Georgia DACA Students Continue Push for In-State Tuition

Georgia Supreme Court heard oral arguments last week for Olvera v. University System of Georgia’s Board of Regents, a case which will determine whether Georgia students with adjusted status under DACA (Deferred Action for Childhood Arrivals) can receive for in-state college tuition in Georgia public colleges and universities.

A group of 39 undocumented students first filed a lawsuit against Georgia’s Board of Regents in August 2013, citing President Obama’s immigration executive actions of 2012. These changes give students who entered the U.S. unlawfully before their 16th birthdays temporary legal residence and exemption from deportation.
The Geogia Board of Regents currently do not allow Georgia DACA students to, citing a 2010 policy requiring students to be “lawfully present” in Georgia to receive in-state tuition rates. DACA students are arguing that given their executive change in legal status, they should be considered to be “lawfully present.”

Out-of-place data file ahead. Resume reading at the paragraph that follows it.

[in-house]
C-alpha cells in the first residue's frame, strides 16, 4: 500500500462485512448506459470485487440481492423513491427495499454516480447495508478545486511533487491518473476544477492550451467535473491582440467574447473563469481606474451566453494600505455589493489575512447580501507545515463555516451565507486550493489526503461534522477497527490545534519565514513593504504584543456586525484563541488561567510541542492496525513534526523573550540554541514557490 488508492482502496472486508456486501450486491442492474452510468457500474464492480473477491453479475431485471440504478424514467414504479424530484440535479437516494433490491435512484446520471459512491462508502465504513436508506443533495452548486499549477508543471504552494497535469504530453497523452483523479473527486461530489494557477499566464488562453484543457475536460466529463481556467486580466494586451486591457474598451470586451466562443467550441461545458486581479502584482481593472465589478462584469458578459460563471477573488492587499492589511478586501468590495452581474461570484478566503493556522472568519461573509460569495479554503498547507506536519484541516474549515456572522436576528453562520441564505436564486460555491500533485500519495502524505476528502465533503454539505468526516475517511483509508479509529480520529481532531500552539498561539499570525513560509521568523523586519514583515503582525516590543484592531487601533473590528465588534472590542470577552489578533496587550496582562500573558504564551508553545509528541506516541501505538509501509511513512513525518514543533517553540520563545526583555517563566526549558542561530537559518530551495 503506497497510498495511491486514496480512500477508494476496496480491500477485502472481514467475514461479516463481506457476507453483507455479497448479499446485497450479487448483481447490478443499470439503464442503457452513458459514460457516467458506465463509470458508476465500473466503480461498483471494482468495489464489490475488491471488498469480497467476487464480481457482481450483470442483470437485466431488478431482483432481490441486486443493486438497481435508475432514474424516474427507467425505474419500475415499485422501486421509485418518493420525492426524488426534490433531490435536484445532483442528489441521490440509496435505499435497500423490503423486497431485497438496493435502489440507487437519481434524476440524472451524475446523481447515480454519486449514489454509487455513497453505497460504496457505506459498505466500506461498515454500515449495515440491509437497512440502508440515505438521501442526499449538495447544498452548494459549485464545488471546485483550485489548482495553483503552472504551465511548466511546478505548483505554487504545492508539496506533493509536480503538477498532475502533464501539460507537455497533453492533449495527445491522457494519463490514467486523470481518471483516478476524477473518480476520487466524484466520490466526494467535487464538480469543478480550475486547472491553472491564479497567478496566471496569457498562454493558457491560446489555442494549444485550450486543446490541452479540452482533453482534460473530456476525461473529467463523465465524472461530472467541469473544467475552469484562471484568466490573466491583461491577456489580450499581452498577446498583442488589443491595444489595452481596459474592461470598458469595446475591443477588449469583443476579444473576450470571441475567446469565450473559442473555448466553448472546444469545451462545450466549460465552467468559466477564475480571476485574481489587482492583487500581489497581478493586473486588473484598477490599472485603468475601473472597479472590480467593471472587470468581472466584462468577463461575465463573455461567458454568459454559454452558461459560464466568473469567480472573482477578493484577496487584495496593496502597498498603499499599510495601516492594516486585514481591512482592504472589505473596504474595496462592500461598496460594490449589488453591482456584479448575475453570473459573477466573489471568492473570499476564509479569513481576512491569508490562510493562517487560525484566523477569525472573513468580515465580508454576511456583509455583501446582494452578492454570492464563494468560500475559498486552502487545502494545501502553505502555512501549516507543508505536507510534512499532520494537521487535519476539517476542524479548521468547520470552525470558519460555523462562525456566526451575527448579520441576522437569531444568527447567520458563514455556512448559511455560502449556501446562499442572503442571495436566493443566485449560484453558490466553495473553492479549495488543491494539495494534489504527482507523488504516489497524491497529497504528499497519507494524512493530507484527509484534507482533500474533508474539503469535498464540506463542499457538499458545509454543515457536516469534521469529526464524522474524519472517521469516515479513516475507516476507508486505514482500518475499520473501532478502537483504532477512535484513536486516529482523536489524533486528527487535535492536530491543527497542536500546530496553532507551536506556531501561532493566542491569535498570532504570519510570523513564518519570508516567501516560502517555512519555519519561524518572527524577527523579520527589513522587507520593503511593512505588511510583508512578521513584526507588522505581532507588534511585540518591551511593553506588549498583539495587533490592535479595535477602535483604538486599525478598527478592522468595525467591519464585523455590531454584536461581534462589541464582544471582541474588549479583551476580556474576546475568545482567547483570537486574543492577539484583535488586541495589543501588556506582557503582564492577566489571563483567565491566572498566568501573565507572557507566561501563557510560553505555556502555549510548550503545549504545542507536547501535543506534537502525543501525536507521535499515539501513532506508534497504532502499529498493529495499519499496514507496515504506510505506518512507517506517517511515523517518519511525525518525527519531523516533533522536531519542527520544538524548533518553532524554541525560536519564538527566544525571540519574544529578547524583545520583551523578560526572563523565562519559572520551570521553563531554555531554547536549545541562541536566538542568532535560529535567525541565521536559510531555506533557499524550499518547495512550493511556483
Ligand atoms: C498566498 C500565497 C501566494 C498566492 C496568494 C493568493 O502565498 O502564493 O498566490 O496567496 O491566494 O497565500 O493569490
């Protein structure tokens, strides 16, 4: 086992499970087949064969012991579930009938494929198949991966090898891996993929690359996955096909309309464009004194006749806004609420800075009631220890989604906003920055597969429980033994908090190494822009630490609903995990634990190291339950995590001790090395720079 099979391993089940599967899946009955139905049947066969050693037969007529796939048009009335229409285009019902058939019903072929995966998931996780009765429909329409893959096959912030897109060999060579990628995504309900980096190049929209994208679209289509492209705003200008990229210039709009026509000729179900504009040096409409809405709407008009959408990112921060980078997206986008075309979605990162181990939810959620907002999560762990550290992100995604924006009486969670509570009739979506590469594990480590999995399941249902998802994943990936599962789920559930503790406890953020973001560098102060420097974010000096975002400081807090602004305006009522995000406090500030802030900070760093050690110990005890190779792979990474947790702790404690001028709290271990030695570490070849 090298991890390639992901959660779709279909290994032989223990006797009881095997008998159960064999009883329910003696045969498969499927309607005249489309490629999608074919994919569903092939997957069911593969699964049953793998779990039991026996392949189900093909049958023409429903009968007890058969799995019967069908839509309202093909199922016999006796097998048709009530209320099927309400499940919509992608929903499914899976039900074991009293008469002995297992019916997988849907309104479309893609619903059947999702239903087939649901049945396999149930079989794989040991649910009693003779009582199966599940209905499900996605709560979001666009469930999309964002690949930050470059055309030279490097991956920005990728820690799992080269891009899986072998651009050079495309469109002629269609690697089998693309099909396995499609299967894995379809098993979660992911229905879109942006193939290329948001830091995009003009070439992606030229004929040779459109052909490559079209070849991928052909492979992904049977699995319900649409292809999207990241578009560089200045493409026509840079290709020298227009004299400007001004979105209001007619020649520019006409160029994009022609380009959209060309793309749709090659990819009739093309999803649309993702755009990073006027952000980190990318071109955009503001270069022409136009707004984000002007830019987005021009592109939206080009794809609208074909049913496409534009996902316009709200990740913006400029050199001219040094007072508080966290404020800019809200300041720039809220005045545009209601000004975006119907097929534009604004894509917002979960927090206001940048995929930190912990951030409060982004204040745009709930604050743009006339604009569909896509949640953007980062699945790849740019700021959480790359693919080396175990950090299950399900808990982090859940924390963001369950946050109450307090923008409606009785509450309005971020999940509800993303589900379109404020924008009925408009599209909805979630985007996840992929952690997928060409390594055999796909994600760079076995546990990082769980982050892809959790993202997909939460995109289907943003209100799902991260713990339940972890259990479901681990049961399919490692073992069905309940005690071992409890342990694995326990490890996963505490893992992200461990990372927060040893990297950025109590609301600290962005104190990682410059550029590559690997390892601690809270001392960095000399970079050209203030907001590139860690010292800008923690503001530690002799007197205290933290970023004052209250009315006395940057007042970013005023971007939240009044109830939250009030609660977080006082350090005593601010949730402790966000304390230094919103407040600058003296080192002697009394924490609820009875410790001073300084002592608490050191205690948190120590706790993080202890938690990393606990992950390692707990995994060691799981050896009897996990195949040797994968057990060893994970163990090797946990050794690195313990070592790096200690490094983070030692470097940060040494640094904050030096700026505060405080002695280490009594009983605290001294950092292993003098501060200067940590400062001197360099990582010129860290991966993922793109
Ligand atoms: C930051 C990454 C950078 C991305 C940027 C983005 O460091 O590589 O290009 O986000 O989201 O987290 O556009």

To date, DACA students are not only barred from in-state tuition rates, but they cannot be admitted to Georgia State University, Georgia Institute of Technology, and University of Georgia, schools among the state’s most selective public institutions. 20 other states in the U.S. have laws granting DACA students in-state tuition, but Georgia’s neighbors Alabama and South Carolina both currently have laws barring DACA students from in-state rates.

Georgia State Senate is considering a bill on this matter, SB-44, that would amend state policy to allow DACA grantees to receive in-state tuition at Georgia public universities. In an article supporting the bill, Azadeh Shahshahani , the National Security/Immigrants’ Rights Project Director of the ACLU Union of Georgia, wrote, “By imposing barriers on these students to attend higher education, Georgia is losing out, too. Without a college degree, it’s much more likely that these students will have no choice but to accept low-paying jobs that neither allow them to fulfill their potential nor help them climb the economic ladder.”

Moreover, Shahshahani argues, because successful undocumented students are unable to pay for local public schooling, they are further incentivized to pursue academic opportunities elsewhere.  “Many will be forced to leave Georgia to take advantage of equal educational opportunities elsewhere — states where such laws don’t exist. As such, they are forced to take their talents and high academic caliber elsewhere, rather than investing it back into the state that invested in them.”